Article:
Upon entering the Ministry of Transportation building on Exeter Road – his copy of the book Creative Conservation in hand – Bernie VanDenBelt took the elevator to the third floor. Here, tucked in amid the offices of the Ministry of Natural Resources (MNR), was the desk of Don Gordon, then Executive Director of Carolinian Canada. Bernie had an important question for Don: In his capacity with Carolinian Canada, would he be interested in assisting with the creation of a land trust for the London region? A lot was riding on Don’s answer.
There was a sense of hope, but also of urgency, in the question. The continued destruction of natural habitats was of great concern to many. Even seemingly “protected” areas appeared to be ever at risk through, among other threats, changes in zoning or through poor management. Was there a vehicle through which more permanent protection could be achieved, and through which people could ensure the protection of cherished properties beyond their own tenure on them? It turns out there was. Recent changes in legislation had opened the door for a new type of community-based conservation organization: a land trust.
Fortunately that fateful day, Don’s answer was an enthusiastic “yes”, and the wheels were set in motion to create what would later become the Thames Talbot Land Trust. Don put Bernie in touch with Mary Kerr who was heavily involved in natural heritage protection in London. Mary pulled in Bill De Young, a London-based research consultant, and soon the “founding four” were plotting strategy. In Mary’s living room on Elworthy Avenue on October 2, 1998, they held their first meeting under the provisional name of Longwoods Land Trust.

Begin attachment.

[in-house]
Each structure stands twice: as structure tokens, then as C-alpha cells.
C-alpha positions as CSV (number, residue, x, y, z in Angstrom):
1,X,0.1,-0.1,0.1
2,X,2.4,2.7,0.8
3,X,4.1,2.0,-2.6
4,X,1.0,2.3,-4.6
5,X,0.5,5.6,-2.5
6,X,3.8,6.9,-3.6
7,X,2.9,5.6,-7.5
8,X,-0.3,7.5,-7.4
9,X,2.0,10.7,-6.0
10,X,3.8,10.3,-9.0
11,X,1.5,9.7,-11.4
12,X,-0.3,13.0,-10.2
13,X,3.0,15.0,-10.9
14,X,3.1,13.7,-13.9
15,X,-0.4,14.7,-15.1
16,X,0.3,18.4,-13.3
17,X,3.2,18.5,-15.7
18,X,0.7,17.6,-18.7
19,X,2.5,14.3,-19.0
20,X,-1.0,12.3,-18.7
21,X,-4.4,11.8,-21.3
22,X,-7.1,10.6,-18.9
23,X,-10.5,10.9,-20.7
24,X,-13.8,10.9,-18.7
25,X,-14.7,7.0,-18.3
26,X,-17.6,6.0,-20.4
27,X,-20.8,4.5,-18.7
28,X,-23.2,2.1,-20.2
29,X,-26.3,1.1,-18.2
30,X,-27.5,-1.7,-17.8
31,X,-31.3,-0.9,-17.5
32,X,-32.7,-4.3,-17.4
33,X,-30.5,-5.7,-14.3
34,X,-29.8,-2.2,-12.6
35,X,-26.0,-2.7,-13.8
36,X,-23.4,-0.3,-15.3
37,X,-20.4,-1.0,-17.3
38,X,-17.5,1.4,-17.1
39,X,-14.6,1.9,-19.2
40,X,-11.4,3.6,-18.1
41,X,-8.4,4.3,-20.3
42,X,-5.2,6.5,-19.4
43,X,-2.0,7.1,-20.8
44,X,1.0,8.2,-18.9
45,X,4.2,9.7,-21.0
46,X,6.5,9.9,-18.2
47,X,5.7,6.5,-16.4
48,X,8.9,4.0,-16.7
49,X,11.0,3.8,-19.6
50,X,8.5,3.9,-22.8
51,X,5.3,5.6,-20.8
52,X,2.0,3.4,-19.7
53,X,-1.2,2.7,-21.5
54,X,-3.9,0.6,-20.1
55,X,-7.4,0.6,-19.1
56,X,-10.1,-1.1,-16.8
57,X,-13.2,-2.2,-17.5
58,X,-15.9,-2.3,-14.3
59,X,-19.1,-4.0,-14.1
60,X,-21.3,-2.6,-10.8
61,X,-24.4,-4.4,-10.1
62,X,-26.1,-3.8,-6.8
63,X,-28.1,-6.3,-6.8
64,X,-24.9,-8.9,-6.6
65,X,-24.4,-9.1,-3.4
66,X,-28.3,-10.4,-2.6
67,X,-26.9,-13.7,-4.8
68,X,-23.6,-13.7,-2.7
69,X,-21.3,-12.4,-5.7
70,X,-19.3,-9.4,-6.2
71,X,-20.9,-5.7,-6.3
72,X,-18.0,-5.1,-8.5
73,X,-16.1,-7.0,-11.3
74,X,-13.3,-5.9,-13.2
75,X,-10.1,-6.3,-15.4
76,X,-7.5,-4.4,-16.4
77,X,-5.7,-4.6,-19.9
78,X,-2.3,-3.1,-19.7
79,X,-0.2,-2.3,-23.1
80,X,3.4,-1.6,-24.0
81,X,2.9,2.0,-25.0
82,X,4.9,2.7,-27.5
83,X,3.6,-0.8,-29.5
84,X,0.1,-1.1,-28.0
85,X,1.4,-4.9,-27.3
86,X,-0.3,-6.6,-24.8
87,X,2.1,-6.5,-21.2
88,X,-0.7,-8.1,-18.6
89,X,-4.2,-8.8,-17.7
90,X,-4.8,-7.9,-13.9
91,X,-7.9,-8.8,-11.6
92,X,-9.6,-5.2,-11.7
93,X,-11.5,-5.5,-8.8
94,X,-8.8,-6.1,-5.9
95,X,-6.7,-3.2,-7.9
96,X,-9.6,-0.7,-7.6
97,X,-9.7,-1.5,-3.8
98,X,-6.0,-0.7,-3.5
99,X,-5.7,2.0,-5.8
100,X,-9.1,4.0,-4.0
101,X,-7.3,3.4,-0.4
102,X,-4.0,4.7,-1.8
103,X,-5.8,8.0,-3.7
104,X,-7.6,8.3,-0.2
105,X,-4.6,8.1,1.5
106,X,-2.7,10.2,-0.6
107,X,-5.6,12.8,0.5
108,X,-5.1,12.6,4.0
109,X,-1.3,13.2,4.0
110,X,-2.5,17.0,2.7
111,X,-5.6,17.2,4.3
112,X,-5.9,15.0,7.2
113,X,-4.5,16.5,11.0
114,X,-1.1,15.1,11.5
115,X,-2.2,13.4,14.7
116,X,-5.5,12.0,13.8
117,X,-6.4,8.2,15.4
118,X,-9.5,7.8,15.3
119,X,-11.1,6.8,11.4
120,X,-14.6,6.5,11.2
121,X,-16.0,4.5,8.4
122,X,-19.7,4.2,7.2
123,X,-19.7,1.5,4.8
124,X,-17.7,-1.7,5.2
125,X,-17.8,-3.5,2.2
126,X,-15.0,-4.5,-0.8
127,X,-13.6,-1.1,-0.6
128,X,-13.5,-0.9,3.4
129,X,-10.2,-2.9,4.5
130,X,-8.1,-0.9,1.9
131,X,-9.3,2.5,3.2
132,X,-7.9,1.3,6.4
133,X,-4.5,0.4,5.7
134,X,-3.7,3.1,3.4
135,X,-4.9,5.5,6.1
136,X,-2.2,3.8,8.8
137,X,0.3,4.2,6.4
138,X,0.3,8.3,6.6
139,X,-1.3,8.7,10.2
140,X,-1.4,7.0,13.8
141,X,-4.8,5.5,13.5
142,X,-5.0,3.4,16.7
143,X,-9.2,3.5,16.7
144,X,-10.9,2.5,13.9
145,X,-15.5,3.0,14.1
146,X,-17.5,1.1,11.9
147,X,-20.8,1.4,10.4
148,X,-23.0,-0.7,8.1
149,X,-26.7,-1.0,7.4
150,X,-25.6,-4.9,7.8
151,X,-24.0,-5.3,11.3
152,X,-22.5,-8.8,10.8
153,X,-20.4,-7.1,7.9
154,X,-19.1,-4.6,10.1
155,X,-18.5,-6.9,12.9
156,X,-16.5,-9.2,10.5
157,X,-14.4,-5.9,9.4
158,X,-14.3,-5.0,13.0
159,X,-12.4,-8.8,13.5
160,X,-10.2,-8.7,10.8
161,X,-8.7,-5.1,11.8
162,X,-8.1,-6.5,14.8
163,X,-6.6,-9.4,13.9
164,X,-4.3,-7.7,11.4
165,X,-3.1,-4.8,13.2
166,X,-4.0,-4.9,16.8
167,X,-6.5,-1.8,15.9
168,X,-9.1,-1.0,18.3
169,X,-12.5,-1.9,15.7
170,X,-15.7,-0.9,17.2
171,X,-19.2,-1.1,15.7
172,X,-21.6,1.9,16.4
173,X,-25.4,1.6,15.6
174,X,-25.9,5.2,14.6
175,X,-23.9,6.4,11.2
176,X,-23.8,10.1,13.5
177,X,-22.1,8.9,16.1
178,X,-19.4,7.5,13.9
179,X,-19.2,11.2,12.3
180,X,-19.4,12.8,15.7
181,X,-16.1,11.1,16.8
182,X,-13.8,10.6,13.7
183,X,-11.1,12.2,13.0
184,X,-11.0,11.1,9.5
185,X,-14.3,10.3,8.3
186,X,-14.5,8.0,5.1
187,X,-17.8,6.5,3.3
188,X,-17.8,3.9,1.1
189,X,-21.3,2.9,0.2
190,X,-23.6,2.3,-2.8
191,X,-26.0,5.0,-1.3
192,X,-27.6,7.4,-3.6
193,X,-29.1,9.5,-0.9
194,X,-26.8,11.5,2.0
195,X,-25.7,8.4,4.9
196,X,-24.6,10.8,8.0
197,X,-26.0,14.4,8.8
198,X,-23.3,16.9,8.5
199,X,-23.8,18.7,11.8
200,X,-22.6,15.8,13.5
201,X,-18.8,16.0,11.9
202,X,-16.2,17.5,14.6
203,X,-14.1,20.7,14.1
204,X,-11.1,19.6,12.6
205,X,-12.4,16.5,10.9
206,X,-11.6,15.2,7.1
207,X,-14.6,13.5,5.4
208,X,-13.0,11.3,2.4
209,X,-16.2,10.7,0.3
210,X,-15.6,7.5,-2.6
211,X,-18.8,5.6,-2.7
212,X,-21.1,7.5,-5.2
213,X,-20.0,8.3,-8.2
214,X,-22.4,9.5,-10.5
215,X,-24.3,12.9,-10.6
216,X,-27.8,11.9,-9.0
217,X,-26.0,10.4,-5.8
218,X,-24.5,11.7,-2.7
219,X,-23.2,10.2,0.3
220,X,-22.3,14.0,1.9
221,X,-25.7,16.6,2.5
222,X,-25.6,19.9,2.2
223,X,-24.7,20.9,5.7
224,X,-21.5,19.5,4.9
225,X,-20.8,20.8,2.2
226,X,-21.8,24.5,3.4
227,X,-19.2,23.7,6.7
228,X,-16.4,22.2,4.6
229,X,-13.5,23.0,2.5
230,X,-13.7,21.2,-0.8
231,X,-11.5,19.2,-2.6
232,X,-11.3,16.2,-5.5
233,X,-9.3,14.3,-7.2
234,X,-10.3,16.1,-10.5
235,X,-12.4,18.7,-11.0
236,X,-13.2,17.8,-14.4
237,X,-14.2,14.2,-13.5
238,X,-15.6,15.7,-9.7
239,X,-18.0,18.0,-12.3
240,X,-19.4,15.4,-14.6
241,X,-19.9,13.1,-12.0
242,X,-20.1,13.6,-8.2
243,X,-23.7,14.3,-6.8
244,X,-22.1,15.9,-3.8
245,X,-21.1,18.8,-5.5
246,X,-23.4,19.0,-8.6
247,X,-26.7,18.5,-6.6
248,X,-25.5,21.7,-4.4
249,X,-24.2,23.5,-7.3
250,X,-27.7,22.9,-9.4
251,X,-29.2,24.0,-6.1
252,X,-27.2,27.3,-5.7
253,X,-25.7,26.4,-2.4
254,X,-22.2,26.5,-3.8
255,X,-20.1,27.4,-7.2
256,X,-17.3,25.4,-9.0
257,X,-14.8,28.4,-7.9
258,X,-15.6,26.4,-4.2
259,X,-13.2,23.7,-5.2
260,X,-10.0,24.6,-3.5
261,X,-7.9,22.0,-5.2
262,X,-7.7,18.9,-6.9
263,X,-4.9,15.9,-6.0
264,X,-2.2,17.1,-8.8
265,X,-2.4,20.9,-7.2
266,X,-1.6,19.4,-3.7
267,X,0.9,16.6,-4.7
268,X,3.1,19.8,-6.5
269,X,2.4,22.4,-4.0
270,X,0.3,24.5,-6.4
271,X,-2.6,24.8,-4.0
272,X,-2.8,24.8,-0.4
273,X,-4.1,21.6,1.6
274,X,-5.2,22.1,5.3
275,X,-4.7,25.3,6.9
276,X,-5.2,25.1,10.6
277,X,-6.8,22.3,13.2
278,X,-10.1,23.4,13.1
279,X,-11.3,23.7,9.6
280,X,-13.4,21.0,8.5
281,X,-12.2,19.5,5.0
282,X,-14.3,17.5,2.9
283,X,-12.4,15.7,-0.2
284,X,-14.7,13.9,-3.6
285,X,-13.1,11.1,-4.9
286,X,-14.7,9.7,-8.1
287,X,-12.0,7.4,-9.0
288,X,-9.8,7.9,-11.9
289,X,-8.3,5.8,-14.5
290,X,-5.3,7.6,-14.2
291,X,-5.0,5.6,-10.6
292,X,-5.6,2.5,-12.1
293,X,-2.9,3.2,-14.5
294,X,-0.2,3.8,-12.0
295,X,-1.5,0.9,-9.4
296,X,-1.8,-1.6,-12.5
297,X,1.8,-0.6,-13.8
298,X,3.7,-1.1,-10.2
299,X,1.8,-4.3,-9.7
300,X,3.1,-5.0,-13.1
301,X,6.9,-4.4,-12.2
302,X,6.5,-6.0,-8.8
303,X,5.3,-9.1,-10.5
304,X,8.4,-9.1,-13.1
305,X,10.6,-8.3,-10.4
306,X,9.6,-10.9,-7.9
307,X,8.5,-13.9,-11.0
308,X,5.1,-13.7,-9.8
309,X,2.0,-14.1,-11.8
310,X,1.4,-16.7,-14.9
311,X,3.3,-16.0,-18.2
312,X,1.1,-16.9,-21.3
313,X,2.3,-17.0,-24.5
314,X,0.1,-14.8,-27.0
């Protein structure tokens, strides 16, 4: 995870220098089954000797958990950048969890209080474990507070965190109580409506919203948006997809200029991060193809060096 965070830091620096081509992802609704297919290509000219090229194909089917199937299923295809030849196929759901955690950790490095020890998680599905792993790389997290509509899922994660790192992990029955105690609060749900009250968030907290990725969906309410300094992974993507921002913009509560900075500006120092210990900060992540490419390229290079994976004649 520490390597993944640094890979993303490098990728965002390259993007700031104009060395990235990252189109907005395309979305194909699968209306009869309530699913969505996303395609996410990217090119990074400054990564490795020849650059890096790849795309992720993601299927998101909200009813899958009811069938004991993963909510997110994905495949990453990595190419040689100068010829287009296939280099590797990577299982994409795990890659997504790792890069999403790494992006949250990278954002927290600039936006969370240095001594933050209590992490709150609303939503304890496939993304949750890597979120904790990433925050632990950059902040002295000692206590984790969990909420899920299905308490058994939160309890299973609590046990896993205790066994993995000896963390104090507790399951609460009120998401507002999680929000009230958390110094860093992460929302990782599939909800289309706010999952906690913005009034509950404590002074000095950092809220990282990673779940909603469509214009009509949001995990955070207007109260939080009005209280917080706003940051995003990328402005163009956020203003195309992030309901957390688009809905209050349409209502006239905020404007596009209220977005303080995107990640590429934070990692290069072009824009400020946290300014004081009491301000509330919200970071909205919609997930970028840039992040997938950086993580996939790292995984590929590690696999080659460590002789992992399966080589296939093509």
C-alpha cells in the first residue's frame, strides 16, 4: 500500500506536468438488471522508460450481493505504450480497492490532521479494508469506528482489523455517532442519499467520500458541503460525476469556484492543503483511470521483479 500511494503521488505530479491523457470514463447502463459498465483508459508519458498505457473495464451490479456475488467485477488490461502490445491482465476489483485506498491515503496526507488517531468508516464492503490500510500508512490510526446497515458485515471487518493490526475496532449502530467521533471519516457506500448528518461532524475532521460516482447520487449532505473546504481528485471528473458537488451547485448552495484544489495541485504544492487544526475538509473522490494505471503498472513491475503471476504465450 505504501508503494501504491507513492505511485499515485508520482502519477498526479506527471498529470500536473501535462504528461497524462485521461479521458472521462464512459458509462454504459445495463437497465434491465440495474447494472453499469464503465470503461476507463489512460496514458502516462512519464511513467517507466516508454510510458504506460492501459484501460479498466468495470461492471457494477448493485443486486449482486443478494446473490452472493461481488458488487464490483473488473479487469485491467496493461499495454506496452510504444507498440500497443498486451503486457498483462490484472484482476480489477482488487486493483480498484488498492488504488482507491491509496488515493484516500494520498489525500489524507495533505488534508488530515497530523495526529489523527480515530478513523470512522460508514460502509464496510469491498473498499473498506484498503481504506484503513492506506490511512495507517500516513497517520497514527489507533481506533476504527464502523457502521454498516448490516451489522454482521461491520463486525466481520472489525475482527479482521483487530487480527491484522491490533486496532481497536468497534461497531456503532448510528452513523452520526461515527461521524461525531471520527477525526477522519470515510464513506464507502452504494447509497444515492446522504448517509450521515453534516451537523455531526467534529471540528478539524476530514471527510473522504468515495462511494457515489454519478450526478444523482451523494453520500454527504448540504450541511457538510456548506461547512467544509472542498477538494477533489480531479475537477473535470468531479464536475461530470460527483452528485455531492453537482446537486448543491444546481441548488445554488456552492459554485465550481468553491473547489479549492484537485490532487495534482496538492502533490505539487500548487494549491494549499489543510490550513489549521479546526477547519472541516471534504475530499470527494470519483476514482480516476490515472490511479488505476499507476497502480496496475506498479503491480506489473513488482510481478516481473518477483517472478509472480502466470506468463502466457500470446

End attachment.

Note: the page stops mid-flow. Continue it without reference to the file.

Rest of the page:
Following that initial meeting, Don had the confidence to recommend to the board of Carolinian Canada that it support the creation of a new land trust by allocating some of his time to the project. The board supported Don’s recommendation, and the rest – as they say – is history.
The four pulled in additional people to form an Organizing Committee which held its first meeting on November 12, 1998 in room 3CA19, University Hospital. The Organizing Committee consisted of Muriel Andreae, Bill De Young, Shirley Dortmans, Don Gordon, Terry Grawey, Shelley Kaufman, Mary Kerr, Doug McCarthy, Jim McComb, Alex Shivas, Bernie VanDenBelt and Barbara Yurkoski. The group reflected a wide variety of backgrounds: biology, conservation, farming, law, education, and planning, among others. Doug, an elementary school principal and parliamentarian, served as facilitator.
Immediately, the committee commenced work on several fronts: defining the Trust’s catchment area; drafting by-laws, policies and procedures; and identifying candidate sites for protection, among other tasks. Within five months, the groundwork was in place, and the Organizing Committee held its final meeting at the offices of the Kettle Creek Conservation Authority on April 17, 1999. During that meeting, the decision to proceed with incorporation was made, but that’s another story!
- Bernie VanDenBelt